How does female infanticide and female foeticide contribute to the issue of modern slavery?
This is the final feature of our series on female infanticide, female foeticide, and how these two practices contribute to the issue of human trafficking and modern slavery.
To recap, female infanticide is the intentional killing of female babies due to the cultural preference of males. Female foeticide includes aborting a baby simply based on the fact that the child is a female.
In certain cultures, male children are preferred over females, a preference that can often lead the family to end the female’s life. In these cases, males are valued as workers, providers for the family, and needed to carry on the family name. On the other hand, females are seen as an extra mouth to feed, an increased liability, and an economic burden, particularly when it comes time to pay a dowry for her to get married.
Although some measures are being taken to counter the killing of baby girls, such as baby hatches, female infanticide and foeticide have become problematic in a more systematic manner: they have consequently contributed to modern day slavery.
Let’s take a look at India as an example. In India, there are about 7.1 million fewer females than males below the age of 6 as a result of killing female babies either before or after they are born. This sex ratio imbalance has led to a shortage of women as potential brides for men. In Indian culture, marriage is valued greatly and those who remain unmarried, especially men, may become social outcasts. In order to deal with a shortage of women, they are often trafficked from other areas, mostly for bride trafficking and in some cases, sex trafficking.
A survey conducted by Queens University estimated that between 2011-2014, there was a 30% increase in the number of women lured or coerced into marriage across 1,300 Indian villages. The UN Office of Drugs and Crime (UNODC) reported that out of a study of 92 villages in Haryana, a state in northern India, 9 out of 10 brides had been purchased from another state or country.
In some cases, families who decide not to kill the females that are born keep having babies until they end up with a male. These families may become involved in bride trafficking, selling their girls off to another area where female infanticide and female foeticide are more prevalent and there are fewer women than men.
While some of these marriages may seem voluntary because they have been promised a comfortable life within a successful family, the reality of these marriages is much more grim. The UNODC says that many women sold through bride trafficking end up being raped, abused, or treated as domestic slaves.
The Guardian interviewed an employee at Empower People, an Indian non-profit that fights bride trafficking. He revealed the unfortunate truth that a seasonal worker may cost around $140, but a wife only costs $100 for a lifetime. If it doesn’t work out with one man, she can be resold to another, just like former plantation slaves in the United States.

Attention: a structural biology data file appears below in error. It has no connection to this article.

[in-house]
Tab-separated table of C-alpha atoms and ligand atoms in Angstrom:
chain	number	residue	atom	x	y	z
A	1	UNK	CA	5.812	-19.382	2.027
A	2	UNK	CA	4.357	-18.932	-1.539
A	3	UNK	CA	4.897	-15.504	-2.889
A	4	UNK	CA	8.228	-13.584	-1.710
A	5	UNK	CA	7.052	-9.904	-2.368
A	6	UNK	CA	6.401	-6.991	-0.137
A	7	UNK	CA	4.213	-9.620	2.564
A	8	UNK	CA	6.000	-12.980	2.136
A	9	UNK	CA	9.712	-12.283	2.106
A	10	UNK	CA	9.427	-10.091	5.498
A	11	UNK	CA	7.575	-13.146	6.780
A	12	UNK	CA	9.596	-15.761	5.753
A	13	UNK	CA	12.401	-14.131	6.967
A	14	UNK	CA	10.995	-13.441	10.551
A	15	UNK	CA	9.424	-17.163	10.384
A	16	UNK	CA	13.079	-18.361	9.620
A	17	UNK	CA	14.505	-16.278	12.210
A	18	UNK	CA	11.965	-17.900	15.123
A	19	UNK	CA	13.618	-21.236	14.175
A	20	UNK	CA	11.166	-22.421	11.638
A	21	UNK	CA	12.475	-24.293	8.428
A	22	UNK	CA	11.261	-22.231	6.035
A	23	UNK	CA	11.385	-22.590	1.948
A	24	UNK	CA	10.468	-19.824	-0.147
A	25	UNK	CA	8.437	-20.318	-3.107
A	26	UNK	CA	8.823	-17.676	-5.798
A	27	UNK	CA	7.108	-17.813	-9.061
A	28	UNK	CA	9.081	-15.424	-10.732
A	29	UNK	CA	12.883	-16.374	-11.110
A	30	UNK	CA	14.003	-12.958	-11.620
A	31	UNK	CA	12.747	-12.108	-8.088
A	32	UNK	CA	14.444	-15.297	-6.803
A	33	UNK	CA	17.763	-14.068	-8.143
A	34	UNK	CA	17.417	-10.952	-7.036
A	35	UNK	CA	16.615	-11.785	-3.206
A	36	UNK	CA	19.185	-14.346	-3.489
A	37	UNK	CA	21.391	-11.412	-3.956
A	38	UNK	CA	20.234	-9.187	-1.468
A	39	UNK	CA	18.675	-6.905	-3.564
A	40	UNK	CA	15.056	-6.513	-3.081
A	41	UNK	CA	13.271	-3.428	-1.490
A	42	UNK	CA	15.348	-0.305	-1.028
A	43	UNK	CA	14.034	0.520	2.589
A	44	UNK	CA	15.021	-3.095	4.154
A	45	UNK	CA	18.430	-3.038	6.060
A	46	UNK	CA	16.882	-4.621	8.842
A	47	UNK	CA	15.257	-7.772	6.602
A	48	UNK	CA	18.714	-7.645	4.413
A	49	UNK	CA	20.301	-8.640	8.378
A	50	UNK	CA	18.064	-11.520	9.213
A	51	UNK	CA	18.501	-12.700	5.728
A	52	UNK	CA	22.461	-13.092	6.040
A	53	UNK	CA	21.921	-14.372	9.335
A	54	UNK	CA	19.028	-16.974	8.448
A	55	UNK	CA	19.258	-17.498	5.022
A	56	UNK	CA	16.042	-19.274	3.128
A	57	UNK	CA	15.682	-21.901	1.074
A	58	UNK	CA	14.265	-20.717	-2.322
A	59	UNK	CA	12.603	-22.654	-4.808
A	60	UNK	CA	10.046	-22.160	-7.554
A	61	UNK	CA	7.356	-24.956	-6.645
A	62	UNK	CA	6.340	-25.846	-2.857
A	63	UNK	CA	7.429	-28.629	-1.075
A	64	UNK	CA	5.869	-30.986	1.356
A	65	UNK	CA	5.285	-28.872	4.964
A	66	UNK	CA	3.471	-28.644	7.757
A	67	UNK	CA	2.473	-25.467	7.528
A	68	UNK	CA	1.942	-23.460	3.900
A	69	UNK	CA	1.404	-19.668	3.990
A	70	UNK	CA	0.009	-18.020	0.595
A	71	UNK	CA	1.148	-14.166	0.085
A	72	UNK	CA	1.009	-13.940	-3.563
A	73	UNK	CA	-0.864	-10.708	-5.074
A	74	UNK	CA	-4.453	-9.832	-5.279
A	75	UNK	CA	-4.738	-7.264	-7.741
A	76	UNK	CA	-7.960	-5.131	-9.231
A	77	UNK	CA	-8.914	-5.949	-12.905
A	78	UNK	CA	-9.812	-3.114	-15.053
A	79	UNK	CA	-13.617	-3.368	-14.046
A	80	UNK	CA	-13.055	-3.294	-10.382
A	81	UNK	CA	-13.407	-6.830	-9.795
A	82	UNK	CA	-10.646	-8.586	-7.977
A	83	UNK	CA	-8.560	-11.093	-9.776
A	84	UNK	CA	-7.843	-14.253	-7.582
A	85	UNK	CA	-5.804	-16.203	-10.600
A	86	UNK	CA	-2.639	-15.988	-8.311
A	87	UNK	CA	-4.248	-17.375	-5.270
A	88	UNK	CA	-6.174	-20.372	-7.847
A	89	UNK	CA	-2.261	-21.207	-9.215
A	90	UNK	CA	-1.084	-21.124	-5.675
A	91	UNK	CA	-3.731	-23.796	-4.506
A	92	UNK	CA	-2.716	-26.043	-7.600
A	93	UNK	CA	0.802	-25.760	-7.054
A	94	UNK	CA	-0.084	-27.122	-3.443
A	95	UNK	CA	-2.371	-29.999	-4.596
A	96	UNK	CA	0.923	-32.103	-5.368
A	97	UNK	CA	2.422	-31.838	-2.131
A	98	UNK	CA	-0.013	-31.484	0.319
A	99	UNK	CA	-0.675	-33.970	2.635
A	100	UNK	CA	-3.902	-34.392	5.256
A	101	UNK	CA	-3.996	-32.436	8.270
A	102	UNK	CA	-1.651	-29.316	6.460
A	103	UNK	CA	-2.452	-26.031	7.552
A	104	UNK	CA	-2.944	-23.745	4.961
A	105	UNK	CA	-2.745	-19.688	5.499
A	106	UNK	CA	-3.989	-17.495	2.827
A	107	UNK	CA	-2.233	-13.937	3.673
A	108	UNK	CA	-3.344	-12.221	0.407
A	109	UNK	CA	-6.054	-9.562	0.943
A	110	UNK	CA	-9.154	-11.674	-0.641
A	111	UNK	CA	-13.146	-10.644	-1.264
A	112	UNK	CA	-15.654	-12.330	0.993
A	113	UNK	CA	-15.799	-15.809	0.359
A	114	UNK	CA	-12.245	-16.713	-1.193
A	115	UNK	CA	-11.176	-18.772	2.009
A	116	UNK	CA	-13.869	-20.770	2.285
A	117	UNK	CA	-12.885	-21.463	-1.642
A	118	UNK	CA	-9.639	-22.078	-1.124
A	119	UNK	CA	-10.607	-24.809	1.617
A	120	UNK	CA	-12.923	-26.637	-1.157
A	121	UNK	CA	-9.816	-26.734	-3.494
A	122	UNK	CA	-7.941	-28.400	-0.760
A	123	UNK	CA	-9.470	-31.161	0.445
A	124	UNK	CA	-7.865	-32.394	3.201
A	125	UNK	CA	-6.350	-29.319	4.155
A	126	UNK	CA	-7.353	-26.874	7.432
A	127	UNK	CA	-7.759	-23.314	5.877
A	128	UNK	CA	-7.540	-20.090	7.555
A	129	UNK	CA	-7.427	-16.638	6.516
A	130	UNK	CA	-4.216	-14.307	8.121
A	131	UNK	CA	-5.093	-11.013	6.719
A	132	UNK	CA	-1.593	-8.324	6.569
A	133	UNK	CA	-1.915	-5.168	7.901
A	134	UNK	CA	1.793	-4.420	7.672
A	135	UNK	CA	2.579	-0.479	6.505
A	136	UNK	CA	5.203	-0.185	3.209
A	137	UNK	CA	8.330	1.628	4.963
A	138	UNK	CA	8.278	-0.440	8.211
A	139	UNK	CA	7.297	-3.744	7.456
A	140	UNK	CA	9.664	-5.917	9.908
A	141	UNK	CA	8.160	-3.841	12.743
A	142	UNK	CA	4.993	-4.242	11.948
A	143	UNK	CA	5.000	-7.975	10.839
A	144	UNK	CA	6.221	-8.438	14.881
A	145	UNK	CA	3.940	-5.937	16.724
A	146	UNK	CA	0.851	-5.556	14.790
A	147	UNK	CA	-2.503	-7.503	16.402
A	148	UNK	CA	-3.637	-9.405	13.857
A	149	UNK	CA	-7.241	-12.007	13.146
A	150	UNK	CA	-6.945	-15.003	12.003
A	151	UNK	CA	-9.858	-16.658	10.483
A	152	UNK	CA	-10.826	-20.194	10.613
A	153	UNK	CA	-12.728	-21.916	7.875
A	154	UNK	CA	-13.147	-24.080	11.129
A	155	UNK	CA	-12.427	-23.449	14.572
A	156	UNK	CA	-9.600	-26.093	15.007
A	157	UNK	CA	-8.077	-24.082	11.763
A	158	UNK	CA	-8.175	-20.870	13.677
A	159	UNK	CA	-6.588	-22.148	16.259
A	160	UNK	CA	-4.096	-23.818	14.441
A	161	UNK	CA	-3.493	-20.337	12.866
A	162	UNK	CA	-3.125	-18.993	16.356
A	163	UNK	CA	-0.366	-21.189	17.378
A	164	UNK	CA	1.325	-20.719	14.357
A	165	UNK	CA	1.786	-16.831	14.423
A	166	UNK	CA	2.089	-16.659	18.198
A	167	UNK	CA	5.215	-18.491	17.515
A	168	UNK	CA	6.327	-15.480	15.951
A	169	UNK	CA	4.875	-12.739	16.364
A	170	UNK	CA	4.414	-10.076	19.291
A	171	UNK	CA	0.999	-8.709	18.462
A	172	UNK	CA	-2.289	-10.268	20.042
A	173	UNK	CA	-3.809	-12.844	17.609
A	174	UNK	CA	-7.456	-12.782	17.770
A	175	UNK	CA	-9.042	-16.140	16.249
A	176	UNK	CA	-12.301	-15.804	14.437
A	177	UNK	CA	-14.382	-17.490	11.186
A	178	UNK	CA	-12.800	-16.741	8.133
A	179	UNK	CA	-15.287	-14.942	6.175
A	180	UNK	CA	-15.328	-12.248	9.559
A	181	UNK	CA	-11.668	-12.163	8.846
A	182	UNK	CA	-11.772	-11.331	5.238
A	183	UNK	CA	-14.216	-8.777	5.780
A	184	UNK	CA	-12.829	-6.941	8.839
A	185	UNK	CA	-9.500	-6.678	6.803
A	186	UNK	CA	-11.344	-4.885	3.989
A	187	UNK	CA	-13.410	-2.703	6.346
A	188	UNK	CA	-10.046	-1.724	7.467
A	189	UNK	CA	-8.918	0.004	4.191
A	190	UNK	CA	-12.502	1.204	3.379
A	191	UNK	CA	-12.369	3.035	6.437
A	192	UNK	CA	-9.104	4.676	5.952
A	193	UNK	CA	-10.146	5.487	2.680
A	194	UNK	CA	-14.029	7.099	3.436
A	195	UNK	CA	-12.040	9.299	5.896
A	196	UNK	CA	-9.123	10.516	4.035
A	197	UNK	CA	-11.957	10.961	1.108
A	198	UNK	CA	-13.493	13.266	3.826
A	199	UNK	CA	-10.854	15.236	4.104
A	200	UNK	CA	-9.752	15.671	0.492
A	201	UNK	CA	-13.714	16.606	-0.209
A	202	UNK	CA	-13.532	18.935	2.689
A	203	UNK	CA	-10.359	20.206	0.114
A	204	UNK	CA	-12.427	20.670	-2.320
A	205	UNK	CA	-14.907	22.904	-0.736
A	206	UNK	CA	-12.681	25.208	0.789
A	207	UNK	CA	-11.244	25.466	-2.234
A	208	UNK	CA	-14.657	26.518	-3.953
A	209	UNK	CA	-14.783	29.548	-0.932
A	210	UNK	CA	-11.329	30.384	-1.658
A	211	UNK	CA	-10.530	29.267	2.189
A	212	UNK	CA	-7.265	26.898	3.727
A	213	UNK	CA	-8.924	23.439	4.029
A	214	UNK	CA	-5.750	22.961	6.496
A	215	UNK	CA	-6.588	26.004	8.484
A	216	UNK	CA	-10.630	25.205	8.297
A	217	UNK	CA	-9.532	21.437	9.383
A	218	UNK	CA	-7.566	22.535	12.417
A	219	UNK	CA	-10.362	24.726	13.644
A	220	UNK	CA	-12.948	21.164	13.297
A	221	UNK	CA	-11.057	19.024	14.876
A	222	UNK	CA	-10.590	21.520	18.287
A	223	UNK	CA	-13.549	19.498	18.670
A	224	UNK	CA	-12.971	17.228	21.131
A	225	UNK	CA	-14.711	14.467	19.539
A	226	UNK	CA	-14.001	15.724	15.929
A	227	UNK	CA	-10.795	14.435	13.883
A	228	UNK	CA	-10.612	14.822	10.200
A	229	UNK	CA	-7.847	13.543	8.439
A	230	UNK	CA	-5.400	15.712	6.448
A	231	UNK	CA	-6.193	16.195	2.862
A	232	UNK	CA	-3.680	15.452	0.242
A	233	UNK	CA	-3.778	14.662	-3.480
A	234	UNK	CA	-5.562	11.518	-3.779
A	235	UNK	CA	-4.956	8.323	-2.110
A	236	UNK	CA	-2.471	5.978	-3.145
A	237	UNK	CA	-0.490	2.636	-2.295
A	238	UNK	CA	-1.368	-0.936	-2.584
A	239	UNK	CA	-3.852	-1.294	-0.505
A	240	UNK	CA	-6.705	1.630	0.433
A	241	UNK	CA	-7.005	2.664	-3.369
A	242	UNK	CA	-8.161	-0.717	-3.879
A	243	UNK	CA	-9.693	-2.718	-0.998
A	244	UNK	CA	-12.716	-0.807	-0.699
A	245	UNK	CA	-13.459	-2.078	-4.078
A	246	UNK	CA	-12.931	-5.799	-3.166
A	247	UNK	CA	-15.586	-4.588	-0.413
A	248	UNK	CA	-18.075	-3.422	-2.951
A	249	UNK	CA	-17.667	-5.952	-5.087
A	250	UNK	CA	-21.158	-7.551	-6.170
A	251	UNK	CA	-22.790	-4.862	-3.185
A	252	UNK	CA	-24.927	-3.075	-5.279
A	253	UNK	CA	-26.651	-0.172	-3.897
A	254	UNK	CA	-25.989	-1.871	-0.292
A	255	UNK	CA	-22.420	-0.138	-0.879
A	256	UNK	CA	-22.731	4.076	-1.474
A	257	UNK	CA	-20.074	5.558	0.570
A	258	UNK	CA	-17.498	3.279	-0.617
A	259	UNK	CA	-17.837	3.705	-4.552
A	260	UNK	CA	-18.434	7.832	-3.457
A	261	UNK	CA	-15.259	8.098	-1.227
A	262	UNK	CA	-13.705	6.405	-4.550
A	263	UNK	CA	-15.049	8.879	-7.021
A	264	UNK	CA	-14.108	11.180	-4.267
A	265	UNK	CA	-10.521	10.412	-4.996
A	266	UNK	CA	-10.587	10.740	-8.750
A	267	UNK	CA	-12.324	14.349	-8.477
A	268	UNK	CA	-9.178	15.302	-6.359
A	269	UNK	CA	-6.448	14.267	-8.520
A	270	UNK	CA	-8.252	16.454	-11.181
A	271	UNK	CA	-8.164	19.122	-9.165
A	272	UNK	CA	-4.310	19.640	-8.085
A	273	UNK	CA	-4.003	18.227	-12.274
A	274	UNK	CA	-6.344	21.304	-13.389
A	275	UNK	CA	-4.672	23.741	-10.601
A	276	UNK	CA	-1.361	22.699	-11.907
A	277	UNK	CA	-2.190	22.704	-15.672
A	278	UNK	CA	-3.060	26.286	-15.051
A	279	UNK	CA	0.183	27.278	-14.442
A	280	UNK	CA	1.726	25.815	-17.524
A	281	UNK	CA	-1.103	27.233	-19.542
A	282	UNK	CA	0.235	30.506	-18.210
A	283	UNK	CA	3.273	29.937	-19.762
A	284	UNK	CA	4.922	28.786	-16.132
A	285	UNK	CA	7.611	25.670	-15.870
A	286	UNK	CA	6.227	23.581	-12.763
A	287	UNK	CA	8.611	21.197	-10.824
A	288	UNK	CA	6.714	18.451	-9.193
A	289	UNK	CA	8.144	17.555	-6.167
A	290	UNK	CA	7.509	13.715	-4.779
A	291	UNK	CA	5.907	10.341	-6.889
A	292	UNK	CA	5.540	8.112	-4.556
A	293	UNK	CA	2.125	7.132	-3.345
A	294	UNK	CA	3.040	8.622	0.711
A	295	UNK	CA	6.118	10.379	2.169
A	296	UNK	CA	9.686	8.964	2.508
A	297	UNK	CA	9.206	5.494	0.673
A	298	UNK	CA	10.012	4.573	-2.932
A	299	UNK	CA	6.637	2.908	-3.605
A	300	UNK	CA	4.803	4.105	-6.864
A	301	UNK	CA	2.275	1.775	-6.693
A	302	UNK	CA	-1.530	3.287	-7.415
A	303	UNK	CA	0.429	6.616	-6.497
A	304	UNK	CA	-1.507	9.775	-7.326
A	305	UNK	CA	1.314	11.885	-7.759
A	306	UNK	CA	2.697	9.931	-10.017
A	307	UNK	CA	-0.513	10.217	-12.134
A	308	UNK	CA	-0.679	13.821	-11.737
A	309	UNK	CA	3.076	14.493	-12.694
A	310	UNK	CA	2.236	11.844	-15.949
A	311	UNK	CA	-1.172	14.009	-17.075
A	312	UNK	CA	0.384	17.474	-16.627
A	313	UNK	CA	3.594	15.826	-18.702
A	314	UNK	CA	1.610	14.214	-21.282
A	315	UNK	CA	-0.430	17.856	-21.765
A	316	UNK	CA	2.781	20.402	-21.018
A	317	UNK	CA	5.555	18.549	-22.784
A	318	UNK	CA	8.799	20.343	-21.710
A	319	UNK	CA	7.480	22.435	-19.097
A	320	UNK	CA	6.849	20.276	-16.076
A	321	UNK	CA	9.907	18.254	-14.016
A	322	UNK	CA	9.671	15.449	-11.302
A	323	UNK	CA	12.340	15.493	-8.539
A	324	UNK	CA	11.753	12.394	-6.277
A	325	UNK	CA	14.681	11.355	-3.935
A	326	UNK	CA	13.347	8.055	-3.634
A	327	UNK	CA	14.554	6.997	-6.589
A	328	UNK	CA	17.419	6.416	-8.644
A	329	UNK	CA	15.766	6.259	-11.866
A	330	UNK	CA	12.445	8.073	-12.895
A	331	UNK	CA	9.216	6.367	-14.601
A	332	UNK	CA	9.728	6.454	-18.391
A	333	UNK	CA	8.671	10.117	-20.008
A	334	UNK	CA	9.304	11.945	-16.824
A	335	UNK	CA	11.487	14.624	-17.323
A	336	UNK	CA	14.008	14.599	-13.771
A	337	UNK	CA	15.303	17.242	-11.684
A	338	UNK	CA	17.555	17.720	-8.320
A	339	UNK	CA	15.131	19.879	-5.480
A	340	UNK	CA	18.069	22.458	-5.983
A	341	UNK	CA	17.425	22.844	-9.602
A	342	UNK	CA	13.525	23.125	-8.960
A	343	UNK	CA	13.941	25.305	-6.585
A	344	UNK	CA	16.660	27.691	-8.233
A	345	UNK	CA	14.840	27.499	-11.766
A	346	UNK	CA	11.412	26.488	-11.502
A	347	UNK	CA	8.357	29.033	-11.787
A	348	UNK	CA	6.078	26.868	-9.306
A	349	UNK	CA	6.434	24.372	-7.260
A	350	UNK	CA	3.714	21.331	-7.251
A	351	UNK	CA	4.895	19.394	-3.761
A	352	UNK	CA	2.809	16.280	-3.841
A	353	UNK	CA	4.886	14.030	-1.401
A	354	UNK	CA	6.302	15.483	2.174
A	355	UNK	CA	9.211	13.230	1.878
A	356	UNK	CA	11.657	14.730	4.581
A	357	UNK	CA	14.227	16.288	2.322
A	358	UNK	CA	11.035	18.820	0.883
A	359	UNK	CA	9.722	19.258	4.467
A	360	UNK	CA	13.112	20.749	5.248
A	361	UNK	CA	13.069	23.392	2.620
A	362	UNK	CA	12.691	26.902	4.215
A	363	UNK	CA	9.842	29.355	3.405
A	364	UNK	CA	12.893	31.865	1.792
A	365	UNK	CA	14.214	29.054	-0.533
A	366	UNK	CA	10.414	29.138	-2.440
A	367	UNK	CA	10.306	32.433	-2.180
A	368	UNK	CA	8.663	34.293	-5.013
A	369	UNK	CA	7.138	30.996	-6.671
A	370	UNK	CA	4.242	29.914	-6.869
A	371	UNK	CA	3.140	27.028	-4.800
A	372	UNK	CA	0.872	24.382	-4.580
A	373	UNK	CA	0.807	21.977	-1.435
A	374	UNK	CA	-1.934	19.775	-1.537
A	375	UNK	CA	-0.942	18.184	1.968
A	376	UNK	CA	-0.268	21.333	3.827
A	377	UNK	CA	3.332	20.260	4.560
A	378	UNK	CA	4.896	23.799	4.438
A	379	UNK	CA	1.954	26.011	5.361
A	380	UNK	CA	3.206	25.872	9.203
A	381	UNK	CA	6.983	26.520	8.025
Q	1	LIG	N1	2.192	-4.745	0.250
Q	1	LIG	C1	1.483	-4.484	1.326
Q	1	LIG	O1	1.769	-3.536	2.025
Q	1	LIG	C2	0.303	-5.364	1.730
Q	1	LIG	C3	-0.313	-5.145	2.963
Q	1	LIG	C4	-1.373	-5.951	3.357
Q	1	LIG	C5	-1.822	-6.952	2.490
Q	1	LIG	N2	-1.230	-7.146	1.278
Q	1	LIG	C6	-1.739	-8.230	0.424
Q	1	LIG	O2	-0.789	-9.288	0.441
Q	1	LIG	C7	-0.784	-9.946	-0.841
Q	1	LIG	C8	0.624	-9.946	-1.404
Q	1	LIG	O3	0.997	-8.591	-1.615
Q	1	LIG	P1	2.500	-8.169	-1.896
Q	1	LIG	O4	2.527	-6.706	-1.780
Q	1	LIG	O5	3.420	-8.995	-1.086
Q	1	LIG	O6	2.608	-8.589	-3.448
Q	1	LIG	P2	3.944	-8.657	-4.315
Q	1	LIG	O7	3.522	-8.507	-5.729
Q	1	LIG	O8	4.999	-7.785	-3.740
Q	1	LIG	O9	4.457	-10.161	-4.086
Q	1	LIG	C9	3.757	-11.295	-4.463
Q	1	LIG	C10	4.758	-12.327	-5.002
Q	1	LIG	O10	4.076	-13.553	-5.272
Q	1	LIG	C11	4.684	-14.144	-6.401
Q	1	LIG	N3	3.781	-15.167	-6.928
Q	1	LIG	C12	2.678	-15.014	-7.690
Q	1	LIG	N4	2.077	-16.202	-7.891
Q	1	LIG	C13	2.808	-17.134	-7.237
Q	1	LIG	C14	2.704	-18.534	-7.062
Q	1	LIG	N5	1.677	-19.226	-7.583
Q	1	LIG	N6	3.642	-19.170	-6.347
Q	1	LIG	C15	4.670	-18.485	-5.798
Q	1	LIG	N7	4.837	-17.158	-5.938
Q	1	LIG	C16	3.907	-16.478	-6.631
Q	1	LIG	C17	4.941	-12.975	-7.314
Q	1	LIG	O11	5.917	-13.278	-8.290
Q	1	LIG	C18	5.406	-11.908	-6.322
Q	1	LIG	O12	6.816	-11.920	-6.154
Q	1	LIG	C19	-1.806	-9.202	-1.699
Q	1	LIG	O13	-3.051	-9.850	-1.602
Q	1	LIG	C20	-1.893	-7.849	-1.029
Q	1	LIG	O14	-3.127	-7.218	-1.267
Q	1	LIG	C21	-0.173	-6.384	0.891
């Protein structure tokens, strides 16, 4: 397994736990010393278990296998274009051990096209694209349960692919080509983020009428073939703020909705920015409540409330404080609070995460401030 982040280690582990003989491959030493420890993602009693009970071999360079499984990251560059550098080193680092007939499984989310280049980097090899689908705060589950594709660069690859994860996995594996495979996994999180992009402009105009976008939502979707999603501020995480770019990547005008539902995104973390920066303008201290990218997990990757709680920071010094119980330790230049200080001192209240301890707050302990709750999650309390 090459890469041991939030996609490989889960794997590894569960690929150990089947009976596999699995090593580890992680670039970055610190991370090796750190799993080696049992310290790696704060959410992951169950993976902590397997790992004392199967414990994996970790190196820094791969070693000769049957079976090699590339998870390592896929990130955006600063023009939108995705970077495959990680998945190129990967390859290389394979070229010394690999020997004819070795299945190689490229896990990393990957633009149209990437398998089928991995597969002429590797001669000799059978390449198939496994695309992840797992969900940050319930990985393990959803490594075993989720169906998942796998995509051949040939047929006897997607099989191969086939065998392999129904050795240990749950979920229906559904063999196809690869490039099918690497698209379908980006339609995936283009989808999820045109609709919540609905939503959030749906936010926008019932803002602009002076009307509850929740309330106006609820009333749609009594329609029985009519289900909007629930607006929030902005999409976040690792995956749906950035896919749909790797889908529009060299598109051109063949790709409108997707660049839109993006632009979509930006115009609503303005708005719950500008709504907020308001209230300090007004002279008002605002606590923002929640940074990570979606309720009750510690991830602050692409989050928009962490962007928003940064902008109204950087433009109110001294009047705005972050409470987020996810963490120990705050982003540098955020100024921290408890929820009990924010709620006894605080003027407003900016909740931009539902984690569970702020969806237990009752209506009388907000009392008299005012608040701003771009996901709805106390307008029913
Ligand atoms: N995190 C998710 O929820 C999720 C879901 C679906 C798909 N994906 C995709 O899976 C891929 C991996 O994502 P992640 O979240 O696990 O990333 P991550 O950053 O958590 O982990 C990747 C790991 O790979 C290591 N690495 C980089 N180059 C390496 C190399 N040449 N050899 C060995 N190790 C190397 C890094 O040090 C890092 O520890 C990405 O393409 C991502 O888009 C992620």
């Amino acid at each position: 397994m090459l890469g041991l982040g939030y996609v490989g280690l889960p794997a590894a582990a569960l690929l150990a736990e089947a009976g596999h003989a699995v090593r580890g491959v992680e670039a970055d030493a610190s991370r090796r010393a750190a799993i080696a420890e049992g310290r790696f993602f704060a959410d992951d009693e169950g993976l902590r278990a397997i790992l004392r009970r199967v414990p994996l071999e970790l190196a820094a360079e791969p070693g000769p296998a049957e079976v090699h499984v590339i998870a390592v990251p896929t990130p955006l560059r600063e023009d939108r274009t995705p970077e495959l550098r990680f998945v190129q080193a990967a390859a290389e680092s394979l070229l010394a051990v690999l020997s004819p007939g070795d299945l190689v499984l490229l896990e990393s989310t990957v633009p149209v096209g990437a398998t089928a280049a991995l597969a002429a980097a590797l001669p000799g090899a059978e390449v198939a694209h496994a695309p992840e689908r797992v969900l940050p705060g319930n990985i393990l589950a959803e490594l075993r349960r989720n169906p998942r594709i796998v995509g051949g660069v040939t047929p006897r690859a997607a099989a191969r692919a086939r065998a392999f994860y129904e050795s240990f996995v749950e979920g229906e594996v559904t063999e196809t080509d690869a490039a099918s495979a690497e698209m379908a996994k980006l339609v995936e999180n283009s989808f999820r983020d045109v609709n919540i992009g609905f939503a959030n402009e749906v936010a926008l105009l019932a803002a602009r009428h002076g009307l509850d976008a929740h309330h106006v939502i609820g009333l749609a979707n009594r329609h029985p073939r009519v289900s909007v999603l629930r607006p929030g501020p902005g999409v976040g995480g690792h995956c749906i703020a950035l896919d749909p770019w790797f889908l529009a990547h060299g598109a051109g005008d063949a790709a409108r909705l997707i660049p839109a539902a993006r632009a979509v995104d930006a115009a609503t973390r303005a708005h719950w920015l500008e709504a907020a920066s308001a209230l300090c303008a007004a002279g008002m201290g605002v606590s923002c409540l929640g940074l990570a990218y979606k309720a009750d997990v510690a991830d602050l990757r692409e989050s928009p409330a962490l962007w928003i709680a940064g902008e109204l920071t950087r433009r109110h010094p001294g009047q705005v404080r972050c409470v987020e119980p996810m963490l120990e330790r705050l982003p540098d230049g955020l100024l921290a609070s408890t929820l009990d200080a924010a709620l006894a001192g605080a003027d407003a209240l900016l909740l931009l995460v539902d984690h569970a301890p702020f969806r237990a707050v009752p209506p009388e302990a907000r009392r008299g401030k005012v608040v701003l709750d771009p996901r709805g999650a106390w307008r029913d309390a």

Females are treated as a commodity, not a human. All of this results from the stigmatization of having a female baby.
Ironically, the gender of the baby is determined by the chromosome structure of the man. This is the same man who may deem the baby worth killing because it’s a female, even though he may have had to search intensely and/or pay for a female to procreate with.
Let’s recap and look at the cyclical issues that female infanticide and female foeticide perpetuate. The killing of baby girls leads to a shortage of women. This leads to men purchasing trafficked women as wives. These wives are often mistreated, perpetuating violence against women. Girls are continually viewed as a burden, so they are avoided at all costs, starting the cycle over again and locking in human trafficking as a common practice.
The best thing we can do is to continue educating ourselves on human trafficking and its many causes. Have a conversation with someone about one topic influencing modern day slavery and they may have another one to share that you’ve never heard of. Keep your curiosity alive! That way, we know which organizations and movements to empower (They exist! Good news!) that are creating lasting change and ending human trafficking for good.
Although this issue may seem distant if your specific culture does not violate women in such an extreme manner, it is still our job to educate ourselves on the widespread stigmas against women and their consequences. Man and woman alike, we must value women as much as men all over the world. Otherwise, these issues will persist and perpetuate cycles trapping women in slavery.
About the Author
Anna Stephens is a native Texan pursuing her Master's of Environmental Studies and Sustainability Science at Lund University in Sweden. She has participated in Dressember for 3 years, and plans to continue using fashion as a platform for awareness and eradication of human trafficking. In her spare time, you can find her drinking iced coffee, looking for dogs to pet, or exploring Swedish nature with her friends.